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Mikhail Bakunin (1814-1876)

AQA, Edexcel

Last updated 21 Jan 2019

The Russian anti-authoritarian revolutionary, Mikhail Bakunin was an important founding figure in collectivist anarchism and an uncompromising opponent of capitalism, private property, religion and the state. He famously described himself as a ‘fanatical lover of liberty’.

A minor Russian noble by birth, Bakunin was subsequently radicalised and combined revolutionary activism with the writing of books and articles that called for a collectivist anarchist society. His political ideas were influential, notably in shaping the anarchist experiments in the Ukraine (1917) and Spain (1936-39). Bakunin’s major works include God and the State (1871) and Statism and Anarchy (1873).

For Bakunin, the state is a ‘vast slaughterhouse’ or ‘enormous cemetery’ - an illegitimate, artificial and imposed form of authority that crushes personal freedom. In his view, the state leads to economic centralisation, the concentration of political power, and social control via religion, resulting in the destruction of individual liberties and the domination of an oppressive ruling elite over the rest of the people. Furthermore, he argues, the state promotes militarism and expansionism so violence, exploitation, subjugation and injustice become central to its self-preservation and the society it controls. Bukharin rejects Marxist arguments for the creation of a temporary workers’ state because, from an anarchist perspective, even the short-term retention of a post-capitalist state will simply lead to a new system of political and economic domination under another corrupt and oppressive ruling elite. The history of the USSR and the Soviet Eastern Bloc certainly tends to bear Bakunin out on this point. Therefore, the state has to be replaced with a new liberated and equal social order based on collective labour and ownership, voluntary associations and free federations.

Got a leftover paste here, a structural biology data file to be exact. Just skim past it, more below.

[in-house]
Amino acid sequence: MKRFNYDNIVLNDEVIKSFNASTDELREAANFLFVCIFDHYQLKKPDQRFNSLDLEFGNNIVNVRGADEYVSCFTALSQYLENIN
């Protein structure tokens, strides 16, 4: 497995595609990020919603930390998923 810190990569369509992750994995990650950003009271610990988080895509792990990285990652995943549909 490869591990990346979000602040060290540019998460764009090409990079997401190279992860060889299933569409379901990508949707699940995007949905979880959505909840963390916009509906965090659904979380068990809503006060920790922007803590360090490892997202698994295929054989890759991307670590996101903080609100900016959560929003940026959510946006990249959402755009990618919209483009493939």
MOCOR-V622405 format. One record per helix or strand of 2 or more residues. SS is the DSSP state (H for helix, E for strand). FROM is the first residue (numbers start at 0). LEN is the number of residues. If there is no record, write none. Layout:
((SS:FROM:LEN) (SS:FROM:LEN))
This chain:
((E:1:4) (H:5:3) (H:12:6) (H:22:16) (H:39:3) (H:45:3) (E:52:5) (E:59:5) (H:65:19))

Religion, according to Bakunin’s thinking, reinforces state oppression. A belief in God undermines independent thought and encourages acceptance of divine authority. In turn, such religious faith serves the state by promoting ignorance and social conservatism. Consequently, the deeply anti-clerical Bakunin regards the church and the state as illegitimate (and interlinked) institutions of control and calls for both of them to be abolished by violence if necessary. Some have suggested that his anti-religious attitudes shaped anarchist hostility to Catholicism during the Spanish civil war in the 1930s when churches were destroyed and priests executed.